Dynamic Programming

9 minute read

Dynamic programming is all about breaking down an optimization problem into simpler sub-problems, and storing the solution to each sub-problem so that each sub-problem is solved only once.

This method was developed by Richard Bellman in the 1950s. He explained the reasoning behind the name “Dynamic Programming” in his autobiography1 and the main reason was: “to pick a term that didn’t sound like mathematical research”.

He wrote that the Secretary of Defense at the time was biased against research. So he picked “programming”, which sounded less like research. He also wanted to get across the idea that it was multistage, so he picked “dynamic”. The final name was also hard to use in a negative way, even for a Congressman!


We said that, it is all about breaking down the original problem into simpler sub-problems. But what is a sub-problem?

For example lets think about a simple mathematical calculation:

3 + 7 + 8 + 1 + 5 + 2 + 3 + 7 + 8 + 8 + 8 + 1 = 61

We can divide it into sub-problems;

3 + 7 = 10
8 + 1 = 9
5 + 2 = 7
3 + 7 ---> We already calcualted it! It's 10.
8 + 8 = 16
8 + 1 ---> We already calcualted it! It's 9.

In Dynamic Programming (DP), we are storing the solutions of sub-problems so that we do not need to recalculate it later. This is called Memoization.

By finding the solutions for every single sub-problem, we can solve the original problem itself.


Memoization refers to the technique of caching and reusing previously computed results. It is a top-down approach where we just start by solving the problem in a natural manner and storing the solutions of the sub-problems along the way.

Suppose that we want to find the Fibonacci number at a particular index of the sequence. So fibonacci(n) = nth element in the Fibonacci sequence.

This problem is normally solved with Divide and Conquer algorithm. There are 3 main parts in this technique:

  1. Divide - divide the problem into smaller sub-problems of the same type
  2. Conquer - solve the sub-problems recursively
  3. Combine - combine all the sub-problems to create a solution to the original problem

Lets define a function which will be responsible for calculating each of the Fibonacci numbers up to some defined limit n.

def fibonacci(n):
    if n == 0 or n == 1:
        return n
        return fibonacci(n - 1) + fibonacci(n - 2)

This first naive solution recursively calculates each number in the sequence from scratch. This method has O(2n) time complexity, which is really bad runetime. For example, calculating fibonacci(40) will take more than a minute!

This also happens to be a good example of the danger of naive recursive functions.

The main idea behind Memoization was to re-use already calculated sub-problem results in order to solve the original problem.

Recursion Tree

As you can see in the recursion tree, the same sub-problems occured more than once. For example fib(3) is occuring twice, fib(2) is occuring 3 times etc.

So, despite calculating the result of the same problem, again and again, we can store the results once and use them again whenever needed.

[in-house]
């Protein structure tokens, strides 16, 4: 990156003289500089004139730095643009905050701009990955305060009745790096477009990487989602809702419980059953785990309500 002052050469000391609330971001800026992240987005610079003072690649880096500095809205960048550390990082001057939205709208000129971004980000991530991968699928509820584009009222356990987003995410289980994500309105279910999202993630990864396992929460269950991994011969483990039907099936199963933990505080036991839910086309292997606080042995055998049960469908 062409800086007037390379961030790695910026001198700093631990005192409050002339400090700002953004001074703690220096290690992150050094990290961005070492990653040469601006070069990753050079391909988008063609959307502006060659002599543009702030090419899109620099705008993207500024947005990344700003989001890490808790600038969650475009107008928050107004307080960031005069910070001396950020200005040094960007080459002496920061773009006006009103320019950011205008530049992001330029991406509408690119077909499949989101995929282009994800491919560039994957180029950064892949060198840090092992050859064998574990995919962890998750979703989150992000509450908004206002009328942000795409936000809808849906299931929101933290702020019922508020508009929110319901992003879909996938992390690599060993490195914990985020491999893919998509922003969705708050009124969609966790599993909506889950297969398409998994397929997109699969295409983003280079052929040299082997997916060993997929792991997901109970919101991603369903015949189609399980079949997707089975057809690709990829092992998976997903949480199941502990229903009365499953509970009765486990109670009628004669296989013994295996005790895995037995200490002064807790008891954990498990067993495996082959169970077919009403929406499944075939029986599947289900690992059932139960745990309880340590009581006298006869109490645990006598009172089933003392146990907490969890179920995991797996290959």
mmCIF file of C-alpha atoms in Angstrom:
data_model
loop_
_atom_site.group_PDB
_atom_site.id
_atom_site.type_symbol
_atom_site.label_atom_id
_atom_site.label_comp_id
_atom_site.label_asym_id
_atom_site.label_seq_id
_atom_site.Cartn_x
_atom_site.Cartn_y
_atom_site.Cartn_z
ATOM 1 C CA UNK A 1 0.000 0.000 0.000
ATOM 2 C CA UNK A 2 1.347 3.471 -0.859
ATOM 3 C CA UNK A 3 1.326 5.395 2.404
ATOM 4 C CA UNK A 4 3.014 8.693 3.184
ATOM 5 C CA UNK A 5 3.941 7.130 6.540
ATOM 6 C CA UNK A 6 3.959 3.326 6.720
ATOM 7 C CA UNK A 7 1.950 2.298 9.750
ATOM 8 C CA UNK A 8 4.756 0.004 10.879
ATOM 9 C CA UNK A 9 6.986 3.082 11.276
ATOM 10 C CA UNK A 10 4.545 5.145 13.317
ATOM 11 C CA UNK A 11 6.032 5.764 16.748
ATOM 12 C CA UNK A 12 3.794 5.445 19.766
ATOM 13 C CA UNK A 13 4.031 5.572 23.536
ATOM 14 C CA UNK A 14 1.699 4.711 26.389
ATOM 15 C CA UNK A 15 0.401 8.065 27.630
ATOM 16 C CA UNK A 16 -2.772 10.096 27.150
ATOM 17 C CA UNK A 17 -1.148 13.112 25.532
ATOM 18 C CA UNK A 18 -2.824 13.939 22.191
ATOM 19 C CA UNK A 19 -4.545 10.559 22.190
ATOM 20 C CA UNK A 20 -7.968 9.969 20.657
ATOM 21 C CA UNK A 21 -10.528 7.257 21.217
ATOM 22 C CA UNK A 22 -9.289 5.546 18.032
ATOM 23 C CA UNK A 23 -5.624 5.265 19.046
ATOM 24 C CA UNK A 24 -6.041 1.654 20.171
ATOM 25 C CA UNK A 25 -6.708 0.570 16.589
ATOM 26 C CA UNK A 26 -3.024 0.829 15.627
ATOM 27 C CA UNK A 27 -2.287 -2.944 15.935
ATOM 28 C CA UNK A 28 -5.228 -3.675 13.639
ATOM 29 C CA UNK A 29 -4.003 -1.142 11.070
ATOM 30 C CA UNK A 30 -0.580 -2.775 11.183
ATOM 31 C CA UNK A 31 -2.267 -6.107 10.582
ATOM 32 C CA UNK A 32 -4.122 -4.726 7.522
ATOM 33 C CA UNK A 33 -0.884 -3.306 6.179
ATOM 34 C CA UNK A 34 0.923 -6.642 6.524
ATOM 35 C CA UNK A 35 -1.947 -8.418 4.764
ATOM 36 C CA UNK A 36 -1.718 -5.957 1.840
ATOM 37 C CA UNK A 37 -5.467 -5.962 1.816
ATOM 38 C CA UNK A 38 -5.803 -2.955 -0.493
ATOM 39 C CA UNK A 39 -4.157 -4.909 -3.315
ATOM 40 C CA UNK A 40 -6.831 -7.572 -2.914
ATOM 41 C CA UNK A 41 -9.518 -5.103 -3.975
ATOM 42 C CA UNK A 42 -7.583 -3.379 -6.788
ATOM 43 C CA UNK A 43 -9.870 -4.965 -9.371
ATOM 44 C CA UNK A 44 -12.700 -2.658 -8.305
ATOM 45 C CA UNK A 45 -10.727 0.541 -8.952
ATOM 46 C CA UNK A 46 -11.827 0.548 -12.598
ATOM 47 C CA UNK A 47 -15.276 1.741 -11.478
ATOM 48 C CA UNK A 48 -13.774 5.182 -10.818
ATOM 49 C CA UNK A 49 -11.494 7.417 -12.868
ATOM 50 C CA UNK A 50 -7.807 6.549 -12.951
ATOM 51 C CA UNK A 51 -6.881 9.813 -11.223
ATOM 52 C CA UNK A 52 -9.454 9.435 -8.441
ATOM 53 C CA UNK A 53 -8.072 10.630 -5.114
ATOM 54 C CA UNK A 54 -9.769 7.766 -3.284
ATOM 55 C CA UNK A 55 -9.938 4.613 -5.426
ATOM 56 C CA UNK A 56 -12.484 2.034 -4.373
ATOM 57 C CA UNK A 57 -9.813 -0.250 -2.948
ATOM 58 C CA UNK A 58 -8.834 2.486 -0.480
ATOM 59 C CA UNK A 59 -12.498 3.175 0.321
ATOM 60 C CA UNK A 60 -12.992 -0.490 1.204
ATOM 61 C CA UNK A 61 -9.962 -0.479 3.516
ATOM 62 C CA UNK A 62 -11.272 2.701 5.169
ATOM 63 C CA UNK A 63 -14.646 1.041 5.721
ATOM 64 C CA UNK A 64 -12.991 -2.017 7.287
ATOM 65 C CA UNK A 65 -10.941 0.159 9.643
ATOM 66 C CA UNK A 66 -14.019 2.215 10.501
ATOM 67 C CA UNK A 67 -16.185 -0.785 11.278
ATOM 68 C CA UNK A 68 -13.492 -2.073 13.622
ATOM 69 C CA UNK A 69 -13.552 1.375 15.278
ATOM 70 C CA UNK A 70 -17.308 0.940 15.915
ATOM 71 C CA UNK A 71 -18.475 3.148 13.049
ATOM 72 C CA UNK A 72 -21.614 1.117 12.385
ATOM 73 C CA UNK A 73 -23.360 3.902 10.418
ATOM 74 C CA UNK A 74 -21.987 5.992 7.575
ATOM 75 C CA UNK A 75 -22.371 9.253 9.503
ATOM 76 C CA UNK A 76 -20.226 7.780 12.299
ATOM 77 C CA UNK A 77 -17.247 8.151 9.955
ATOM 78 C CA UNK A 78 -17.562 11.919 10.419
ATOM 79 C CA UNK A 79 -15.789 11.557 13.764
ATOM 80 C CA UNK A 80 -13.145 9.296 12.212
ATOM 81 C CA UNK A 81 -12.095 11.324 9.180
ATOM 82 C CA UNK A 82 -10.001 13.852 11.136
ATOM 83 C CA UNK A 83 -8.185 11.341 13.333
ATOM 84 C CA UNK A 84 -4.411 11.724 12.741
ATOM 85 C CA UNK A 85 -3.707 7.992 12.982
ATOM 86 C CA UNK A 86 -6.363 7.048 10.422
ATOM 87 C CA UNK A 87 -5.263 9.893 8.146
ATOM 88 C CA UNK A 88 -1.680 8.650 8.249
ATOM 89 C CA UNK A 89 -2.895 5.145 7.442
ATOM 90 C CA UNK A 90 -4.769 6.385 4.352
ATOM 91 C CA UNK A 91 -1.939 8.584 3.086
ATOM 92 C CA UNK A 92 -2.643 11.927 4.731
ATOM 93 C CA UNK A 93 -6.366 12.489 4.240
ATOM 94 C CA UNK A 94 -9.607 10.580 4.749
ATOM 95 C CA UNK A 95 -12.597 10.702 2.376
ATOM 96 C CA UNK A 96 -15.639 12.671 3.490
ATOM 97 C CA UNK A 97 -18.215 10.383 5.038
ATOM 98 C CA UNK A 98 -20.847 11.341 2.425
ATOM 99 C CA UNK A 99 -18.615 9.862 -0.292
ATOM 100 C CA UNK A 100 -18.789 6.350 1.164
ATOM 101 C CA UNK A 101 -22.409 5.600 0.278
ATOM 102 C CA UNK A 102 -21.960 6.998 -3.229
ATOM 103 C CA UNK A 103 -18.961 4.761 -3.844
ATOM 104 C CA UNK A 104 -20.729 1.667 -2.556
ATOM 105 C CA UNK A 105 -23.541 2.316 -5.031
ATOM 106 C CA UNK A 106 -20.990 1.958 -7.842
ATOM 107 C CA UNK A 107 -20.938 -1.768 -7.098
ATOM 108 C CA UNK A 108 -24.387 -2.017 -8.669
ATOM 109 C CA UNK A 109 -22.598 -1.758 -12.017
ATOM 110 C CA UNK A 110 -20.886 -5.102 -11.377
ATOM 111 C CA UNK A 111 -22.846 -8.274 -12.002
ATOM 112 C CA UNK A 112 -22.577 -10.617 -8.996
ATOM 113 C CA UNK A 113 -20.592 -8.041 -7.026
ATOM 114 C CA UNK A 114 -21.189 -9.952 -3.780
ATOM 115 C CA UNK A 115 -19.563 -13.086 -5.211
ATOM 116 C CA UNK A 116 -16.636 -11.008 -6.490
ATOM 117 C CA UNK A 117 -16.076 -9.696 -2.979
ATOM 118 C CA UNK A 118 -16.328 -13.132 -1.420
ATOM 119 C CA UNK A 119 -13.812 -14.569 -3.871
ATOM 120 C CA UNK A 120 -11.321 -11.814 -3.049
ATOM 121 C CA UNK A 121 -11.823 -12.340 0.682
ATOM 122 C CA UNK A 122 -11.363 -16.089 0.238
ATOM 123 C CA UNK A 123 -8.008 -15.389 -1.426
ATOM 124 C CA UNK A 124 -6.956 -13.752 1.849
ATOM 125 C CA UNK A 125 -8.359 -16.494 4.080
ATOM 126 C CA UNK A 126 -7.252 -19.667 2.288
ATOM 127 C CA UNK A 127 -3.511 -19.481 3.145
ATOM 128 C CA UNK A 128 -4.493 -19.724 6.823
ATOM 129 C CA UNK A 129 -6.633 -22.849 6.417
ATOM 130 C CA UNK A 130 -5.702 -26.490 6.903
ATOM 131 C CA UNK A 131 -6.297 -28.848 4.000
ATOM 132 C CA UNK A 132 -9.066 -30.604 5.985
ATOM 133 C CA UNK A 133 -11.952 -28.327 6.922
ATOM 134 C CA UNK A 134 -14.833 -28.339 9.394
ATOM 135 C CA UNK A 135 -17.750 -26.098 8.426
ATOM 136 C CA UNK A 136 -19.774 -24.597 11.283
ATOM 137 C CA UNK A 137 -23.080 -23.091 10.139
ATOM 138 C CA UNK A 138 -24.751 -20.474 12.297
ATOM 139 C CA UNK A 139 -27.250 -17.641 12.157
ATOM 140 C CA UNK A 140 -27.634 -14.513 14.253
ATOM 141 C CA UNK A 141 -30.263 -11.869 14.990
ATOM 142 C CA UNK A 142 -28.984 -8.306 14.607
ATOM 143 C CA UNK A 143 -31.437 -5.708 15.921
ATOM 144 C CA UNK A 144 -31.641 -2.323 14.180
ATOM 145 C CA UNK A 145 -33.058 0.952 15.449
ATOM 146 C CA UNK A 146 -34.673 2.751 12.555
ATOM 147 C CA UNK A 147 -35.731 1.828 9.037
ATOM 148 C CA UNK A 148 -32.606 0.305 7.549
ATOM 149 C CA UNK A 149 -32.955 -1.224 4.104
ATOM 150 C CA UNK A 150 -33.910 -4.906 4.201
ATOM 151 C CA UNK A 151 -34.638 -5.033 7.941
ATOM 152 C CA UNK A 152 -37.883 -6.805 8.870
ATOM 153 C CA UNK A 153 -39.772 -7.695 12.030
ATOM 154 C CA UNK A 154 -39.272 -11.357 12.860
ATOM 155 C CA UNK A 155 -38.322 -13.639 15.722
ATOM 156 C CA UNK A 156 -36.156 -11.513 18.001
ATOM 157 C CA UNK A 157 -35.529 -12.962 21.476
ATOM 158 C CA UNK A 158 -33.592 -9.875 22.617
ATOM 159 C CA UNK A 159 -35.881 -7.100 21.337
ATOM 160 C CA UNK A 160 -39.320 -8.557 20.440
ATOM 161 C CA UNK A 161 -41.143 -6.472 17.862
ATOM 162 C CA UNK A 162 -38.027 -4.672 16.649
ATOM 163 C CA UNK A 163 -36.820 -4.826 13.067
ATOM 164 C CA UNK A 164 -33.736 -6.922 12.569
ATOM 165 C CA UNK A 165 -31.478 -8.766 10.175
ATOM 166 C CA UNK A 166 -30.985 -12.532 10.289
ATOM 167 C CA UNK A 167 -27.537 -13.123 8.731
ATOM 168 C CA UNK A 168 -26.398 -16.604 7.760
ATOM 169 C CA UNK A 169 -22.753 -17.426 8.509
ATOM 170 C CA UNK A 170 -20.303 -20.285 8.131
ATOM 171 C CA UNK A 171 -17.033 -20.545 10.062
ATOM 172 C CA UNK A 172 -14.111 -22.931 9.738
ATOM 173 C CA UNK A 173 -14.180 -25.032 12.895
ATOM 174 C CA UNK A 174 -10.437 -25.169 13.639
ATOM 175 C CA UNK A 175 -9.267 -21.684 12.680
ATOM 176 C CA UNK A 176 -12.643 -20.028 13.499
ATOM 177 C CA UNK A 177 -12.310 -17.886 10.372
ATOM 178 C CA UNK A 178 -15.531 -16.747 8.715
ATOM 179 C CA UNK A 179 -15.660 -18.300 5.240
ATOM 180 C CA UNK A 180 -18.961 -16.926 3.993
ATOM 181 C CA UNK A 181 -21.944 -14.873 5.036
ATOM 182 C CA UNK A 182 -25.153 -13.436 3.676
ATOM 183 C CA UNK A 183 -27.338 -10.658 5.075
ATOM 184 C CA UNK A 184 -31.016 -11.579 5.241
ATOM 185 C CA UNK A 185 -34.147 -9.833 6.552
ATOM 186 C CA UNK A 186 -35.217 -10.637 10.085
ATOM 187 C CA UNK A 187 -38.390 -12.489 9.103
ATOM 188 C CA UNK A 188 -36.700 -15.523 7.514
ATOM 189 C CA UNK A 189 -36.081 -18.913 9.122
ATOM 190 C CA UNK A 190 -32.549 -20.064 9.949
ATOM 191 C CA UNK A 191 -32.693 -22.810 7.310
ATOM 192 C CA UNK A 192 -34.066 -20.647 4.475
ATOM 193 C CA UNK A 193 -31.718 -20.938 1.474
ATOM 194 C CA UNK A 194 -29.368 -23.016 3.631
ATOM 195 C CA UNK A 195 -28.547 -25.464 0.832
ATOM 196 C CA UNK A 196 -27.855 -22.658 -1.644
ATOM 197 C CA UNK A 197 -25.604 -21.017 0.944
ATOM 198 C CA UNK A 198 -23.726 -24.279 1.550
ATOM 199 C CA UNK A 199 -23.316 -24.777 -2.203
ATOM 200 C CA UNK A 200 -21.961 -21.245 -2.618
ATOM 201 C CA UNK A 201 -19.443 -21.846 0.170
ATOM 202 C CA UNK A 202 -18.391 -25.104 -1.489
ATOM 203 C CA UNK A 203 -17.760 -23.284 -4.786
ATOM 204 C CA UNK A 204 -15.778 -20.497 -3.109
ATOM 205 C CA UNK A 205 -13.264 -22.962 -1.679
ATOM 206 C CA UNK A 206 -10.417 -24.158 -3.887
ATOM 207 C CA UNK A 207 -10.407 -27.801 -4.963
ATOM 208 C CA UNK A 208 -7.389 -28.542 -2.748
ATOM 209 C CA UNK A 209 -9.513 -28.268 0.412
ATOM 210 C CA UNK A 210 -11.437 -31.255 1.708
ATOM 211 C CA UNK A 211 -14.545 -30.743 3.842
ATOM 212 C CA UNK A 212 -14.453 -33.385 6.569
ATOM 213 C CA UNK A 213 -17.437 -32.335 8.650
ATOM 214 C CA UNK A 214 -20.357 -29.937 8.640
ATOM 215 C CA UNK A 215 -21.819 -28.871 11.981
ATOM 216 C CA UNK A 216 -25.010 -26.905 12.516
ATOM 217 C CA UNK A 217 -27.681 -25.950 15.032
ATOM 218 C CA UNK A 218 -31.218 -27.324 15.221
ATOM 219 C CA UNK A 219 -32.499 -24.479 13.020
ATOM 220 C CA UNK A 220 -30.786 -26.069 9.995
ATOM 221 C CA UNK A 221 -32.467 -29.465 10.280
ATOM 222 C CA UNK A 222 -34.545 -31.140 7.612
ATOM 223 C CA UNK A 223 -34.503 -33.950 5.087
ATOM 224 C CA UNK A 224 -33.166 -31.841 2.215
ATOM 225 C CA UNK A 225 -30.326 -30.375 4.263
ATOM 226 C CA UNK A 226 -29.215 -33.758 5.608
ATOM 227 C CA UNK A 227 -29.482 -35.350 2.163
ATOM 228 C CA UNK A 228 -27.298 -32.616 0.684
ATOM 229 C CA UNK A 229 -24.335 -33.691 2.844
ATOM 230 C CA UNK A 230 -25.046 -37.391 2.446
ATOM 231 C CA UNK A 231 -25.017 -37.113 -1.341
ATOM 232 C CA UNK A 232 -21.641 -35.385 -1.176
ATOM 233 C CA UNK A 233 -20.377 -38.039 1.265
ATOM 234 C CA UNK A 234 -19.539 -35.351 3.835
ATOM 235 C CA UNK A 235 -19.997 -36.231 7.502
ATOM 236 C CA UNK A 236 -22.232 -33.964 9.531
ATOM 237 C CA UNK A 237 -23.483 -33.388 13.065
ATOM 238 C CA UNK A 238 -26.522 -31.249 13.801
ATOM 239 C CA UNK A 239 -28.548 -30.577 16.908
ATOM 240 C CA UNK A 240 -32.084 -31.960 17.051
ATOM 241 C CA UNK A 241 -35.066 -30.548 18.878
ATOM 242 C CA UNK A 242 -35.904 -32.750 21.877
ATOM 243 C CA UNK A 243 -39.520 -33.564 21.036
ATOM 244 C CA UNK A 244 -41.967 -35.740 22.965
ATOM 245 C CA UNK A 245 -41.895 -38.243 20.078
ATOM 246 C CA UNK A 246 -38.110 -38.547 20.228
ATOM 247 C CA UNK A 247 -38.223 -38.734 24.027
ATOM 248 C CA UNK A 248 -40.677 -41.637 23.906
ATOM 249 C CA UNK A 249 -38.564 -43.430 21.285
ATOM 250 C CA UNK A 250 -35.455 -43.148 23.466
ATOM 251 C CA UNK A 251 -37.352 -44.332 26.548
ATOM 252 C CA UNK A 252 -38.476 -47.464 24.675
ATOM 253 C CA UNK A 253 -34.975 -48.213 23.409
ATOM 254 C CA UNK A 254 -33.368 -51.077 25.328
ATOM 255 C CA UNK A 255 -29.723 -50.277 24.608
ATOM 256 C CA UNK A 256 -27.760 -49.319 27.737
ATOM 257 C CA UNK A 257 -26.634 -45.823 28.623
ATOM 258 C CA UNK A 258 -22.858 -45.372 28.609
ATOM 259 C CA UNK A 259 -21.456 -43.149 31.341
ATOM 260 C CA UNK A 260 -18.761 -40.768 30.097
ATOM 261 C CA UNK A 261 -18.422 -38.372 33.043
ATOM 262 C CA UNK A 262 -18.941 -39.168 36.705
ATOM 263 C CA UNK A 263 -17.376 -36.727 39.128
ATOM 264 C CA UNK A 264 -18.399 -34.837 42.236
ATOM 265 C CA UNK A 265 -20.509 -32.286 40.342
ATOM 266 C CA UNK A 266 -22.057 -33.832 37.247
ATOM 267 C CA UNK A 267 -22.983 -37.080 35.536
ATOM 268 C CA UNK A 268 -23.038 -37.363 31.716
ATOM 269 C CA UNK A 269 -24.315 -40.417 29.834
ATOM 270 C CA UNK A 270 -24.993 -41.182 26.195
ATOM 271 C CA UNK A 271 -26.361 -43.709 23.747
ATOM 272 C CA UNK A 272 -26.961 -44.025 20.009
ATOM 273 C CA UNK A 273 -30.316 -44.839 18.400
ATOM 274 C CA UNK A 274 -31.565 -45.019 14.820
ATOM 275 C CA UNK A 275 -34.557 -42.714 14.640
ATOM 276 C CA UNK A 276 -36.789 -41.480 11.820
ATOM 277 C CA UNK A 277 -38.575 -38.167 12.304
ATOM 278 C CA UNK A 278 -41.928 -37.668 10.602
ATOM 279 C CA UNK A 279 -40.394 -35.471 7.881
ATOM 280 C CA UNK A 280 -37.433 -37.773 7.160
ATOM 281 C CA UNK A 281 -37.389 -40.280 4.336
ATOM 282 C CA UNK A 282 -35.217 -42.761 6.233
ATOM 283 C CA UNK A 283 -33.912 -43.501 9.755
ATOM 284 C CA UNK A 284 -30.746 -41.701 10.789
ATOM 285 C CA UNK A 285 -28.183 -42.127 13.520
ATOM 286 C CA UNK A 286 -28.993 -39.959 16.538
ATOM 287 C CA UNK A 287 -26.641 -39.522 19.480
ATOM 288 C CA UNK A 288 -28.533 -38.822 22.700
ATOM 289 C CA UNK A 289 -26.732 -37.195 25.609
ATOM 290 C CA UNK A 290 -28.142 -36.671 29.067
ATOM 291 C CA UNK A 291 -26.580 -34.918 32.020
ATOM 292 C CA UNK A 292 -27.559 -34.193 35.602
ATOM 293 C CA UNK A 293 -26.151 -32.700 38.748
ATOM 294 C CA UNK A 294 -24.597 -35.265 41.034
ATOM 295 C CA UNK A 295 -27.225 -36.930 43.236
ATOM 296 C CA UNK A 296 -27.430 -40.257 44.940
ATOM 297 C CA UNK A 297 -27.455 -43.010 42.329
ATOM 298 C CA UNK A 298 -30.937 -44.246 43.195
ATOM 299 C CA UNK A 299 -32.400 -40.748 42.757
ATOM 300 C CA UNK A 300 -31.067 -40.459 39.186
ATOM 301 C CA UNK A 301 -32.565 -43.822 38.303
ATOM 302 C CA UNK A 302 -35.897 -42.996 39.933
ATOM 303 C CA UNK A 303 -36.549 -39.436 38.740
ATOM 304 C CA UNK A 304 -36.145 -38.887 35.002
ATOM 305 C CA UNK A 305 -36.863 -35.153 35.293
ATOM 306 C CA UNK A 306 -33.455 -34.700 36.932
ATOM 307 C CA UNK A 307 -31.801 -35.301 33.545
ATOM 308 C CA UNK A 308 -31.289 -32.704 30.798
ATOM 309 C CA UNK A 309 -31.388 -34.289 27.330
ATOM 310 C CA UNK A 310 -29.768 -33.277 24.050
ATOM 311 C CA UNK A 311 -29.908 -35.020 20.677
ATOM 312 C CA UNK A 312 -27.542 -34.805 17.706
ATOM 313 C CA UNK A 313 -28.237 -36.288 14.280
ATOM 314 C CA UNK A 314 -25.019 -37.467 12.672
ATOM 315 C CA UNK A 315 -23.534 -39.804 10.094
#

Let’s write the same code but this time by storing the terms we have already calculated.

memo = {0: 0, 1: 1}

def fibonacci_memoization(n):
    if n in memo.keys():
        return memo[n]
        memo[n] = fibonacci_memoization(n - 1) + fibonacci_memoization(n - 2)
        return memo[n]

By not computing the full recusrive tree on each iteration, we’ve essentially reduced the running time for fibonacci(40) from more than a minute to almost instant. But we are sacrificing memory for the speed. Dynamic programming basically trades time with memory.


The other way we could have solved the Fibonacci problem was by starting from the bottom i.e., start by calculating the 2nd term and then 3rd and so on and finally calculating the higher terms on the top of these, by using these values. This bottom-up approach is called Tabulation.

def fibonacci_tabulation(n):
    if n == 0:
        return n

	# pre-initialize array
    f = [0] * (n + 1)
    f[1] = 1

    for i in range(2, n + 1):
        f[i] = f[i - 1] + f[i - 2]
    return f[n]

Memoization vs Tabulation

Generally speaking, memoization is easier to code than tabulation. We can write a memoriser wrapper function that automatically does it for us. With tabulation, we have to come up with an ordering.

Also, memoization is indeed the natural way of solving a problem, so coding is easier in memoization when we deal with a complex problem. Coming up with a specific order while dealing with lot of conditions might be difficult in the tabulation.

What is more, think about a case when we don’t need to find the solutions of all the subproblems. In that case, we would prefer to use the memoization instead.

Tabulation is faster, as you already know the order and dimensions of the table. Memoization is slower, because you are creating the table on the fly. Generally, memoization is also slower than tabulation because of the large recursive calls.

In memoization, table does not have to be fully computed, it is just a cache while in tabulation, table is fully computed.

If all sub-problems must be solved at least once, a bottom-up tabulated dynamic programming algorithm usually outperforms a top-down memoized algorithm by a constant factor.


  1. Wikipedia, Eye of the Hurricane: An Autobiography, (1984, page 159)
  2. Wikipedia, Dynamic Programming
  3. Wikipedia, Memoization